“Only the Michigan GOP could look at crumbling roads, underfunded schools and struggling communities and think, ‘You know what? We need LESS revenue’.”
That quote from Progress Michigan executive director Lonnie Scott sums up what happened last night in the state legislature perfectly. After more than two and a half years of wrangling to find $1.2 billion annually that experts say is needed to keep our road and highway infrastructure from becoming rubble, Republicans passed a bill that:
- Doesn’t raise enough funds to do the necessary repairs to our increasingly deteriorating roads for six years.
- Doesn’t even kick in for over a year.
- Eventually LOWERS tax revenues through an income tax reduction that mainly benefits those at the upper end of the income scale.
- Takes $600 million out of funding for other things like schools, universities, public safety, and health care due to unspecified cuts to the general fund.
Democrats, of course, are livid. They say the legislation, were it to become law, will only generate $400 million of the $1.2 billion needed per year for road funding in its first two years and won’t reach $1.2 billion in annual funds until fiscal year 2021. So I hope you like potholes. They’re going to be around for awhile.
“House Republicans care more about passing a plan – any plan – than about passing a responsible plan that will actually work,” House Democratic Floor Leader Sam Singh said in statement. “The last time they floated this plan, economists and editorial boards around the state told House Republicans that their ideas were irresponsible and unworkable. Instead of fixing what was wrong, House Republicans managed to make it worse and pushed their plan through late at night, without vetting their ideas through committee hearings and testimony.”
Here’s what the House’s nine-bill package — or the 600-600 plan — would do:
- Shift $600 million from the general fund into roads, which would be phased in beginning in 2019.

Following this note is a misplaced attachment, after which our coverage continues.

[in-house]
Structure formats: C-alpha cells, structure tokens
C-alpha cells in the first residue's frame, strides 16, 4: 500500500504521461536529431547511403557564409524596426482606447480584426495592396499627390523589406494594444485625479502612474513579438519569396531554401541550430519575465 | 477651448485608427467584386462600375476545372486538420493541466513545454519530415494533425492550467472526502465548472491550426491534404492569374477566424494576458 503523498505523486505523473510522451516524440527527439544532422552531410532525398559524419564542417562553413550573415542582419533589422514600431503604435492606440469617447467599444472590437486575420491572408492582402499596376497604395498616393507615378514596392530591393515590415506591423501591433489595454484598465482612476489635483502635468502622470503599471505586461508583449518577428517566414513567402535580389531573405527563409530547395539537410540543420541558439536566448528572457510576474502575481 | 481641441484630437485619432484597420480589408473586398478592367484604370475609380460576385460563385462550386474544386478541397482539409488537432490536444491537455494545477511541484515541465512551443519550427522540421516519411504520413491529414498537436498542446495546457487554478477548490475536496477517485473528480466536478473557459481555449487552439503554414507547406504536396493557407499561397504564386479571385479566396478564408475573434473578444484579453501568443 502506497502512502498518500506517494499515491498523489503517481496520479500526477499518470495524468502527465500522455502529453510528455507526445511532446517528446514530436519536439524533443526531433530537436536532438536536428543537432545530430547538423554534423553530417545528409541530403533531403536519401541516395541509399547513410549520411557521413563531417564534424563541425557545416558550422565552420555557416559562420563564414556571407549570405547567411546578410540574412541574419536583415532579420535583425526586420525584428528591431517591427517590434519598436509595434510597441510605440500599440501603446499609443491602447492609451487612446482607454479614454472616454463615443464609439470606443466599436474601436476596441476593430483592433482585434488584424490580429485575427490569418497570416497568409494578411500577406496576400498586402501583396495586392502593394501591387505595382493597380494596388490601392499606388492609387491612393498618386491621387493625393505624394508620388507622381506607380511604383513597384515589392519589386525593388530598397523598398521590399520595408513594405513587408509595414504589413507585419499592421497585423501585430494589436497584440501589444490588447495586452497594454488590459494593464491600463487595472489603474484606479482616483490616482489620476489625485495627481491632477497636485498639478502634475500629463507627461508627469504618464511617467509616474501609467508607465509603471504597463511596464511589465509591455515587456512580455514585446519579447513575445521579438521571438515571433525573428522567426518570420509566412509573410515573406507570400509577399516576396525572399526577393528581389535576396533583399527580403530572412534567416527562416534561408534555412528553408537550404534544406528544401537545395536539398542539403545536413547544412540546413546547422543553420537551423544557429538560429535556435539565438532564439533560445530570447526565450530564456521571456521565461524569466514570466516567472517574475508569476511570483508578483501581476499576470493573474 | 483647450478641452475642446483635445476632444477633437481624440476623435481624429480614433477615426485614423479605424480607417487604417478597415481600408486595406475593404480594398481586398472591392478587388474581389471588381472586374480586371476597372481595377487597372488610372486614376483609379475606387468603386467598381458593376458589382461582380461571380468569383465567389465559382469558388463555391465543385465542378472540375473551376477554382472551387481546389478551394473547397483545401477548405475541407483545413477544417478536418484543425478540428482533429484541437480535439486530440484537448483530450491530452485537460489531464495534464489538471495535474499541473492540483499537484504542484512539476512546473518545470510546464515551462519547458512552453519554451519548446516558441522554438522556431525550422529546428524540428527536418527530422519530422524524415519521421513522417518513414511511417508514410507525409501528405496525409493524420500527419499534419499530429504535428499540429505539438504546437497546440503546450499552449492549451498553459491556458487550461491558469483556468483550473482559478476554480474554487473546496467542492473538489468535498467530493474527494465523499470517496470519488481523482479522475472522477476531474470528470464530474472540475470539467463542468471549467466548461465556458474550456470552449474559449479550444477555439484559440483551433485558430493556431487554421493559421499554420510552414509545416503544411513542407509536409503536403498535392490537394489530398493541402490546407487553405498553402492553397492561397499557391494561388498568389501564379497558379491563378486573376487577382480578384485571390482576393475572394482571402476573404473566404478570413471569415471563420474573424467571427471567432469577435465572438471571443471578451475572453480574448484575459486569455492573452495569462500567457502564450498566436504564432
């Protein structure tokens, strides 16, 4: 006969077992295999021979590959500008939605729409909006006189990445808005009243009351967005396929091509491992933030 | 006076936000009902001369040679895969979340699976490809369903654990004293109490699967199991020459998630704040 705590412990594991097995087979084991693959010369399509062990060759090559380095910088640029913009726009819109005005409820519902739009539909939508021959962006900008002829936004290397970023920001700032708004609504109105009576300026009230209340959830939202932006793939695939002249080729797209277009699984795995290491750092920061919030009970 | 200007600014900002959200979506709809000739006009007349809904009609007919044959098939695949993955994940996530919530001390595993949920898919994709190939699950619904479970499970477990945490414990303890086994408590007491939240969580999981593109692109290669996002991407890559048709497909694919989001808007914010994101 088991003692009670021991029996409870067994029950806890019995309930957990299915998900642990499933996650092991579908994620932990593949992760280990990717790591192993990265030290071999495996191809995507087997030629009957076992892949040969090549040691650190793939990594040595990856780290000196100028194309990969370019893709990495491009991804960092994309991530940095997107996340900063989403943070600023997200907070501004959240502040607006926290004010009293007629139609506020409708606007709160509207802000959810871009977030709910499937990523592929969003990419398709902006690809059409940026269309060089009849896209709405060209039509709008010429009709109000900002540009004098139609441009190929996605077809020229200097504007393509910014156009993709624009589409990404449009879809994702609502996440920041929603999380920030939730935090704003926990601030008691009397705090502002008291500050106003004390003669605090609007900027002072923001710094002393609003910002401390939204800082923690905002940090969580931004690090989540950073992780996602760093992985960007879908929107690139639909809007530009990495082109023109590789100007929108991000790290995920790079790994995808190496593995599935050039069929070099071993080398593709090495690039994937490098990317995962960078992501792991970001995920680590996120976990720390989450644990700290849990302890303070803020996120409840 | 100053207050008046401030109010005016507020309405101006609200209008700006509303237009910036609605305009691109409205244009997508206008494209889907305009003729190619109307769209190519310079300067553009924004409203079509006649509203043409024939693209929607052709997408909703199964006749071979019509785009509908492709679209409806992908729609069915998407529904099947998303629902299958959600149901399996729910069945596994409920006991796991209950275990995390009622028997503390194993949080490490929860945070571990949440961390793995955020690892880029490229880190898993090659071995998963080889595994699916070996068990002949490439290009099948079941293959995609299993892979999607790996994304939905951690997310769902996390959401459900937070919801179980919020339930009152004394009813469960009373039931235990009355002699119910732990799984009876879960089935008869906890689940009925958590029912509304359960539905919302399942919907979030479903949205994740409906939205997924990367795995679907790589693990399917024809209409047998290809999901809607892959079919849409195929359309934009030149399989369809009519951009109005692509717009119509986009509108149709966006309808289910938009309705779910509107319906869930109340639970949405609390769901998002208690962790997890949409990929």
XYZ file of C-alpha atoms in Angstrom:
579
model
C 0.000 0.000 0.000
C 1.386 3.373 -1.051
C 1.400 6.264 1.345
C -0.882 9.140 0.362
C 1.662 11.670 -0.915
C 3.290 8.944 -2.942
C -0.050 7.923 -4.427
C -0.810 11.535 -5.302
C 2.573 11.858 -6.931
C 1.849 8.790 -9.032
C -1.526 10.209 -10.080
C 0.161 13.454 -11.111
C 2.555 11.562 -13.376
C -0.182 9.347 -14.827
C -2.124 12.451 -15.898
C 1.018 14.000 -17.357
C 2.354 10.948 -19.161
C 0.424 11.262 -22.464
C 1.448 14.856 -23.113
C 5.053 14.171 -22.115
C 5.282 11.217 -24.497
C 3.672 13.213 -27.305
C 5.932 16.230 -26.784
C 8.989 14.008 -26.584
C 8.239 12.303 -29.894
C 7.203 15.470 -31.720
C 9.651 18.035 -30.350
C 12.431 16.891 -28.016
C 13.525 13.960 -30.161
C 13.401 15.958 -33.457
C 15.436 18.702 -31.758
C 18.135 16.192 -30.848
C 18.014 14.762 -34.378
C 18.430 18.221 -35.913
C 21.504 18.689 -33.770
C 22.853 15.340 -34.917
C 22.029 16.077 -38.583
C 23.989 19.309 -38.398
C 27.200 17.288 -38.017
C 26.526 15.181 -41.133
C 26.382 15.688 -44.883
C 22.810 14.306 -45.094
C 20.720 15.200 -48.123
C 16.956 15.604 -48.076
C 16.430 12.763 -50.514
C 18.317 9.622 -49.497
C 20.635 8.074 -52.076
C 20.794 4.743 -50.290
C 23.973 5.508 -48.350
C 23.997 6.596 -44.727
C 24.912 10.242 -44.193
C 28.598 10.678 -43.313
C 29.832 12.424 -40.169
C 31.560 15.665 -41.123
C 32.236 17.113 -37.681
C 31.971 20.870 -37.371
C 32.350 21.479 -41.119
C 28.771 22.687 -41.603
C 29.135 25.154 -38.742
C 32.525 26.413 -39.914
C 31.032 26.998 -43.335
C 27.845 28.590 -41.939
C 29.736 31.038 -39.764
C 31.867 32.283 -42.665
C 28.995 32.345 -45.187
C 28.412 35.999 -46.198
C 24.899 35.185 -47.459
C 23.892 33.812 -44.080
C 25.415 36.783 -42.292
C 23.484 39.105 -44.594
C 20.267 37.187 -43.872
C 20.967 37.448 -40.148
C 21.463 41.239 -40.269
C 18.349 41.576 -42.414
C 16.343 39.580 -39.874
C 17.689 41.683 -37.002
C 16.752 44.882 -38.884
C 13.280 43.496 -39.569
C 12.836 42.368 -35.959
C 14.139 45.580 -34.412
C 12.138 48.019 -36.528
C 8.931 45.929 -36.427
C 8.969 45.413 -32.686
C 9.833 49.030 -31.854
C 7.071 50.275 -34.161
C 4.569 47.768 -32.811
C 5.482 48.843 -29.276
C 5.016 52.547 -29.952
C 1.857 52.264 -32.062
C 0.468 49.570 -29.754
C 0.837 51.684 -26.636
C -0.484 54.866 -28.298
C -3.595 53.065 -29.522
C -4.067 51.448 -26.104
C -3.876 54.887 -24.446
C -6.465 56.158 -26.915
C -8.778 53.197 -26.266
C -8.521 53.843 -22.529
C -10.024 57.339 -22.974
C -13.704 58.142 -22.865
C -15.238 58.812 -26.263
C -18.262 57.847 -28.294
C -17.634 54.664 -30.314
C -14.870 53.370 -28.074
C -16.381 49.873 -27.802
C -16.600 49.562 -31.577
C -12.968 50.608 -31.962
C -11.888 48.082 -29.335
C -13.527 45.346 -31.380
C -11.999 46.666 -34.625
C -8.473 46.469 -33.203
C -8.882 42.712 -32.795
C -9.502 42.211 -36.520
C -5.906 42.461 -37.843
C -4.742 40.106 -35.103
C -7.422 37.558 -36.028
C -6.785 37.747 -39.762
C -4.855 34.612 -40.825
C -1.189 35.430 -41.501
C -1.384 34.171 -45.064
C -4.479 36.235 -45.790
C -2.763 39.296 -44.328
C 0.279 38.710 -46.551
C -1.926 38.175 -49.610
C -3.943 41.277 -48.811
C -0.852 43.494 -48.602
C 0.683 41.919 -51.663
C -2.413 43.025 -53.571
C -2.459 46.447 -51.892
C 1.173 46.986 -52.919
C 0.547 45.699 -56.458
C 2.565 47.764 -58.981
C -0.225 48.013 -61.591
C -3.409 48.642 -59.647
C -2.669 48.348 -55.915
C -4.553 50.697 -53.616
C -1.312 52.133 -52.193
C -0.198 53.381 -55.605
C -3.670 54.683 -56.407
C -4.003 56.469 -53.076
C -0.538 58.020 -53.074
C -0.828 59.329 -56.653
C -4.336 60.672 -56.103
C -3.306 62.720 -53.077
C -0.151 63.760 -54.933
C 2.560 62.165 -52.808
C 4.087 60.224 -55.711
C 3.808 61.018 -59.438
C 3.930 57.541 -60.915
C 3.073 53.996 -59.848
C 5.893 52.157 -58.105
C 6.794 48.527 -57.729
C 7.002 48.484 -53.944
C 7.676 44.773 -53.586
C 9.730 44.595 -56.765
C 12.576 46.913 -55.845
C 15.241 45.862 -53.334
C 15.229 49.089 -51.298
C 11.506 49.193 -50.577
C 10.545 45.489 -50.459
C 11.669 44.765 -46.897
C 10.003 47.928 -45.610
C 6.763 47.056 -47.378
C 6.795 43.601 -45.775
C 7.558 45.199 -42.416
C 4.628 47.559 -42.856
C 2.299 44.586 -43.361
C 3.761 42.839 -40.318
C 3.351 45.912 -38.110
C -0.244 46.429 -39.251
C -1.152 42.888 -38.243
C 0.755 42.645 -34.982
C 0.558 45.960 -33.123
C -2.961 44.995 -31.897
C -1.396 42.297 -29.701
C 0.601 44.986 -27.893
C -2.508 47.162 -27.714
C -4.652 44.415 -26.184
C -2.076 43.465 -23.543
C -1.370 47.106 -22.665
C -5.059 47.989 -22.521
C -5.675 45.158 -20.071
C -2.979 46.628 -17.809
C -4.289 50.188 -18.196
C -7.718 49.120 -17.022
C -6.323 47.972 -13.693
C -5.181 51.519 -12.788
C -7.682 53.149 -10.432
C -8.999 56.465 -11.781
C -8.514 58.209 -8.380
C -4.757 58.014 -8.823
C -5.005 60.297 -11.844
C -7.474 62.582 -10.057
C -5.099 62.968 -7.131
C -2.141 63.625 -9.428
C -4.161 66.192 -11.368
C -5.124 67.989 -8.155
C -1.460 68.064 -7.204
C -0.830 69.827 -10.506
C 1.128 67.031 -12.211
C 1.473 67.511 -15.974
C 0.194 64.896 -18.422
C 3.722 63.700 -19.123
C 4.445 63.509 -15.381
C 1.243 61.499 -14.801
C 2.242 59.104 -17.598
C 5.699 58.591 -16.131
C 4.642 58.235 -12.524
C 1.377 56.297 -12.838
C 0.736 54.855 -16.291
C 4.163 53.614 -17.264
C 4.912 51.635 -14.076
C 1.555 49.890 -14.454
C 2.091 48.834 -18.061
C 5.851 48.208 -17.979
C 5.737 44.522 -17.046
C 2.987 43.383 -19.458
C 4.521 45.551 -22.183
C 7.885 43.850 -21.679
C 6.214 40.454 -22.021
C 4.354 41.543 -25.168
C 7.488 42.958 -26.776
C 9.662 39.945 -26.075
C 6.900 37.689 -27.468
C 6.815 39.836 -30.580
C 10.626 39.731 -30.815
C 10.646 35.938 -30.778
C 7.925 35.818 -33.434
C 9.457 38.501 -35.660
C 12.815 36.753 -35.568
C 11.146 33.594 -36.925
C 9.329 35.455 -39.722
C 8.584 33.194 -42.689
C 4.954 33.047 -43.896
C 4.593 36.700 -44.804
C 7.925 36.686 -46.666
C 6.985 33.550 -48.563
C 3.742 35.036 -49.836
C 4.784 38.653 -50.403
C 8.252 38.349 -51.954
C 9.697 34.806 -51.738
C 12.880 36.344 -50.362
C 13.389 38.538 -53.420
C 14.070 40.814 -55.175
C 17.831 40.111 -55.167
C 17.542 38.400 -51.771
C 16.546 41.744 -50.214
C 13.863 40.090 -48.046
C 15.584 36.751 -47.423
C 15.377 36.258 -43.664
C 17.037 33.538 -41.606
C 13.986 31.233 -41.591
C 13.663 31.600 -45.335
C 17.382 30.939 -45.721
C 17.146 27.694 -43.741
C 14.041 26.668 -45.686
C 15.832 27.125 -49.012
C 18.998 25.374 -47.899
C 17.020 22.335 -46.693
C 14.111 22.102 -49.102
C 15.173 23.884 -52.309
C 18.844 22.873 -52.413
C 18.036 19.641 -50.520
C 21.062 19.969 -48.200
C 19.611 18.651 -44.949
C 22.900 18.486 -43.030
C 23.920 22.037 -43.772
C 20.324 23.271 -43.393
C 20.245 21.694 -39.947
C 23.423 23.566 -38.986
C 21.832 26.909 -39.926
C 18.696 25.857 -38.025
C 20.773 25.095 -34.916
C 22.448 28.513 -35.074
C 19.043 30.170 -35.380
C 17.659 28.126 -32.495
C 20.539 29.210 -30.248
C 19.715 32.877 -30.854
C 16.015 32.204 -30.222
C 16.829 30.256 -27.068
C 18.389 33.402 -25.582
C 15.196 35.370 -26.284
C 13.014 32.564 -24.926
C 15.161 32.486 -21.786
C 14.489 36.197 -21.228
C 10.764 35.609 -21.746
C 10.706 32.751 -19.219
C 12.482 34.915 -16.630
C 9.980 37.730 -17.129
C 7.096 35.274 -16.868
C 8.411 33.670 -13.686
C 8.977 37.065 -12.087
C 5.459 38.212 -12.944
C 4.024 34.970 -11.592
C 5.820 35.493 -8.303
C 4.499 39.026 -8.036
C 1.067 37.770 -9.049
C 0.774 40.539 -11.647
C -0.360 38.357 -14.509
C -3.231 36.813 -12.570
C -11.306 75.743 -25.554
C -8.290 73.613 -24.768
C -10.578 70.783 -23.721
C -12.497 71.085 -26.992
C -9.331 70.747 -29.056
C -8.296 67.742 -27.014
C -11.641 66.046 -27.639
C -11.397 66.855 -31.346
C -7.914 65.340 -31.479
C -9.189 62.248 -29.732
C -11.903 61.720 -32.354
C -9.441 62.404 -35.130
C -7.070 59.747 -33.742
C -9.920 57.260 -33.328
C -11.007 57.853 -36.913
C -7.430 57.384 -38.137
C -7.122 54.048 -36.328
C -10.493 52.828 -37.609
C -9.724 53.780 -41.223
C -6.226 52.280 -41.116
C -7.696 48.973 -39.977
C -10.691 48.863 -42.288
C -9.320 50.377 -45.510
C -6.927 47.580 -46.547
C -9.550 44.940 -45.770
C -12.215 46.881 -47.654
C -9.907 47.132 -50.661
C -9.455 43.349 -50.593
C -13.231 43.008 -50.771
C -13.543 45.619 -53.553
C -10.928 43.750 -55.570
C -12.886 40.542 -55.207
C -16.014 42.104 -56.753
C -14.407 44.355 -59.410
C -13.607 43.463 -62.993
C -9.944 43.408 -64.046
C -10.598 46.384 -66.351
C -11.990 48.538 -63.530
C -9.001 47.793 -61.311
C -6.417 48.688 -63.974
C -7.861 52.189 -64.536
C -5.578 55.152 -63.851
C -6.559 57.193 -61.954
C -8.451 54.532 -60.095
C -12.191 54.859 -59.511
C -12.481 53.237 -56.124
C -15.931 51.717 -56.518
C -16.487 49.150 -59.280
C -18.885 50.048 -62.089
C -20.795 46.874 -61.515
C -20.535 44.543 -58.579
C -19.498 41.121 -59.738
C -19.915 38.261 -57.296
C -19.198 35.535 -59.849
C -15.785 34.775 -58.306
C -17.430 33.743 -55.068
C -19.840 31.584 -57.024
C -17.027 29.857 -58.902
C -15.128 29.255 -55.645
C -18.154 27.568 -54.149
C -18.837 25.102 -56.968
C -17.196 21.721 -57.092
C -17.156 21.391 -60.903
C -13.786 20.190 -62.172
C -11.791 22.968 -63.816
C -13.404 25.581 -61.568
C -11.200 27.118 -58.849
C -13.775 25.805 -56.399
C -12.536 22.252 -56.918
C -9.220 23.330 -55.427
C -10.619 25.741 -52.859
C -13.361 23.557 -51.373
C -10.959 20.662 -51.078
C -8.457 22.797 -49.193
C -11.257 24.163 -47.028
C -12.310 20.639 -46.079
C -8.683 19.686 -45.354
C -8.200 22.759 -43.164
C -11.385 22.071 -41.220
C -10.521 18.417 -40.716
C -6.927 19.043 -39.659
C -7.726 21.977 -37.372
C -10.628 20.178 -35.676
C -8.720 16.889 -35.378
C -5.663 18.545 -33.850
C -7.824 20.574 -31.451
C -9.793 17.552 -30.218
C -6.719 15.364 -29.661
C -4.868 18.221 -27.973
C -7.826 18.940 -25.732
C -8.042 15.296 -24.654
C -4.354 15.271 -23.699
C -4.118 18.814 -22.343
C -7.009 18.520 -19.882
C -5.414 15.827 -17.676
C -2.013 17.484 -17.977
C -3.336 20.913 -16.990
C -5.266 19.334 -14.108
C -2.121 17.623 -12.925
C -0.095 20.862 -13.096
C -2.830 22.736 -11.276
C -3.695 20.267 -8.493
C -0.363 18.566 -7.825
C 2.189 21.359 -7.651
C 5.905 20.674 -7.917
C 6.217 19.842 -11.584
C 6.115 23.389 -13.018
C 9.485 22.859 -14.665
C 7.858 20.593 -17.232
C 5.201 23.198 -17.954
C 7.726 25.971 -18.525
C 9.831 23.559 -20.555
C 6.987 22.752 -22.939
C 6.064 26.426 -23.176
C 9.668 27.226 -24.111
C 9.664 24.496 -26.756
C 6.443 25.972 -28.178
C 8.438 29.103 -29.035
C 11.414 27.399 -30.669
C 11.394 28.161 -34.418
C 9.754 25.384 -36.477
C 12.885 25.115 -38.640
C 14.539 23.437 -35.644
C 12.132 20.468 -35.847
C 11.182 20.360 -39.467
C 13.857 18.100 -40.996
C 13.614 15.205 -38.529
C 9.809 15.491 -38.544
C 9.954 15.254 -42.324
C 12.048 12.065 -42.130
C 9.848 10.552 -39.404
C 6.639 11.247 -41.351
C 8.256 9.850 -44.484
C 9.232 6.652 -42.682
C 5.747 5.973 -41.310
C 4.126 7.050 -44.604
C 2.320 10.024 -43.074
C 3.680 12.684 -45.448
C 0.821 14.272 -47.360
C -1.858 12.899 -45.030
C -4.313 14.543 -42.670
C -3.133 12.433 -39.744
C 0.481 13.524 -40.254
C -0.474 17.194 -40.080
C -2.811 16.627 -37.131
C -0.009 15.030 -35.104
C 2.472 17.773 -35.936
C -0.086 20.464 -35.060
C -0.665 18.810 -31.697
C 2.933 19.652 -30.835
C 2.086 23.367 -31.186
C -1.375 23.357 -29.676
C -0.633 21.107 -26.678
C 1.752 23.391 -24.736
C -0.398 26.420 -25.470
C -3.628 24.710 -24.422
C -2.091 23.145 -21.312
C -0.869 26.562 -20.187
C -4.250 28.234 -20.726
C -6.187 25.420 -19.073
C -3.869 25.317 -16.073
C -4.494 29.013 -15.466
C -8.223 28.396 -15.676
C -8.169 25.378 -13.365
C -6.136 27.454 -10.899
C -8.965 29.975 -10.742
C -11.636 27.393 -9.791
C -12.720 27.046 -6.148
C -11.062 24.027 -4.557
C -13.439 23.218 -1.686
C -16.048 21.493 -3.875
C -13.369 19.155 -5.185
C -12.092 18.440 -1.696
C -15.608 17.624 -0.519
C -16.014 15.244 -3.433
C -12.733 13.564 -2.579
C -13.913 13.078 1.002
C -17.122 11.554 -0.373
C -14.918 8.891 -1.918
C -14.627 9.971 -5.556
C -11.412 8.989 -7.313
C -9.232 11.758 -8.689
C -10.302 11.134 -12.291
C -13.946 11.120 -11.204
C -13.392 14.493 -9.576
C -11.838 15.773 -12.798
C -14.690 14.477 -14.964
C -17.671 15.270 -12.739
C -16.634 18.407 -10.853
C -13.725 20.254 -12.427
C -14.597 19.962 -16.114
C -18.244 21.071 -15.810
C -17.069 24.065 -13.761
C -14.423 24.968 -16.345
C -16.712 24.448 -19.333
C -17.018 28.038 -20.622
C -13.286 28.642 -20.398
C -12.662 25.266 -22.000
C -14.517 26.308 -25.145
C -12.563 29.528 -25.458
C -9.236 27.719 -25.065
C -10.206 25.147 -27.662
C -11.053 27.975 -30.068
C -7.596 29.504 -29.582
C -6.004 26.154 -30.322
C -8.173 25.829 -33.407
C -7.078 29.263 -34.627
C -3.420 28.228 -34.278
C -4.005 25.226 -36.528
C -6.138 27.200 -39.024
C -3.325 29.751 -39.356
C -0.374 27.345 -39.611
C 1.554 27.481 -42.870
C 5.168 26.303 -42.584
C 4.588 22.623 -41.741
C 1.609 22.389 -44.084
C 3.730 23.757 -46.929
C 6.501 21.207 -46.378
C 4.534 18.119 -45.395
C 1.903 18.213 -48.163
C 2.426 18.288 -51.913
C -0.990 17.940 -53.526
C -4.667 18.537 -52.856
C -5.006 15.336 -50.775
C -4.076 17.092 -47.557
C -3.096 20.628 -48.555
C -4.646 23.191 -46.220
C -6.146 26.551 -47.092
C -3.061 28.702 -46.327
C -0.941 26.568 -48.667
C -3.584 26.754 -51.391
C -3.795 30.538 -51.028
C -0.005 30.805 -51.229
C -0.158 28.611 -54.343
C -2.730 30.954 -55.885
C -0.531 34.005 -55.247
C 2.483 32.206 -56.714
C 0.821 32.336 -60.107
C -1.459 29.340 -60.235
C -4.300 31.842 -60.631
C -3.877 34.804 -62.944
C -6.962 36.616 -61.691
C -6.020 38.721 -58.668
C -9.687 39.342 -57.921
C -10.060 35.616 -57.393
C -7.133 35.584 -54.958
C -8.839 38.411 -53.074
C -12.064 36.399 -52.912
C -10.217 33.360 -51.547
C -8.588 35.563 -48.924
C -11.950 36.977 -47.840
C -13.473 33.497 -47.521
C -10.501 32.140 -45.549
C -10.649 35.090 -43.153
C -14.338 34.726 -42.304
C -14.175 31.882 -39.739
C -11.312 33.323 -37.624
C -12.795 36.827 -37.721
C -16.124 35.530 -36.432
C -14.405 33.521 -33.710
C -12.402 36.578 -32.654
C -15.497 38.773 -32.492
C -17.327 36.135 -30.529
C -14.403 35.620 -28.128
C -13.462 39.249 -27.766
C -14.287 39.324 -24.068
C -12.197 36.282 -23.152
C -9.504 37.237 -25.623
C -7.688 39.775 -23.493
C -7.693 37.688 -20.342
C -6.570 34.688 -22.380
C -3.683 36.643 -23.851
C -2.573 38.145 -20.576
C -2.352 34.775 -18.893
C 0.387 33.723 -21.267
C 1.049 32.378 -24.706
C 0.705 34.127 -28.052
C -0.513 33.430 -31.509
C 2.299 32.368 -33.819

- Increase the tax on diesel fuel from by 7.3 cents and on regular gas by 3.3 cents tax to raise another $200 million. The tax hike would be phased in beginning in 2018.
- Tie the gas tax to inflation, starting on Oct. 1, 2022.
- Generate $400 million in new revenue by a 40% across the board hike in registration fees for passenger cars, vans, light trucks and large commercial trucks. The average registration fee for a passenger vehicle is $100. The hike, which would begin Oct. 1, 2016, would increase that to $140.
- Create a new surcharge for electric-powered vehicles.
- And expand the number of people and the amount that can be claimed under the Homestead property tax credit to help lower-income Michiganders and roll back the state income tax, when state revenues exceed inflation, beginning in tax year 2022.
Here’s a graphical depiction of the impact that tax cut will have and who benefits most, via State Rep. Jim Townsend:
— Rep. Jim Townsend (@JimTownsend) October 22, 2015
It’s not like the Democrats are not offering alternatives. They are. They presented a plan that would have generated road funding through a mix of reprioritizing existing funding to go to road funding, reforming registration and closing costly registration loopholes, and scaling back the massive tax breaks given to corporations that blew a gigantic hole in our state budget and created this problem in the first place. Republicans, of course, were not interested in that sort of approach.
The legislation now goes to the Senate where it’s likely to be tinkered with again which means it will go back to the House and they’ll fuss around with it some more (probably trying to find more ways to benefit the wealthy) and on and on and on rinse and repeat…
This is what Republicans, including Rick Snyder, call “leadership” and it’s anything but.
UPDATE: This is how the Michigan Republicans are spinning this travesty this morning on Facebook:
No mention that much of the funding won’t kick in until a year from now and beyond (WAY beyond, actually.) No mention that the so-called tax relief flows mainly to the most wealthy folks in our state and that education and the state programs that the middle class and poor folks rely on will be slashed to pay for it. It’s truly nothing more than an Orwellian meme.
UPDATE 2: The Detroit Free Press does a good job of explaining just how long it’ll take before this Republican plan finally increases road spending to the required $1.2 billion annually:
The House plan provides only $400 million in extra road money for 2016-17; $440 million for 2018; $750 million for 2019; $950 million for 2020; and $1.2 billion not until 2021.
By the time the full funding kicks in in 2021, SIX years from now, it’s very likely that $1.2 billion a year will be insufficient to bring our infrastructure back to where it should be thanks to GOP dithering and “leadership”.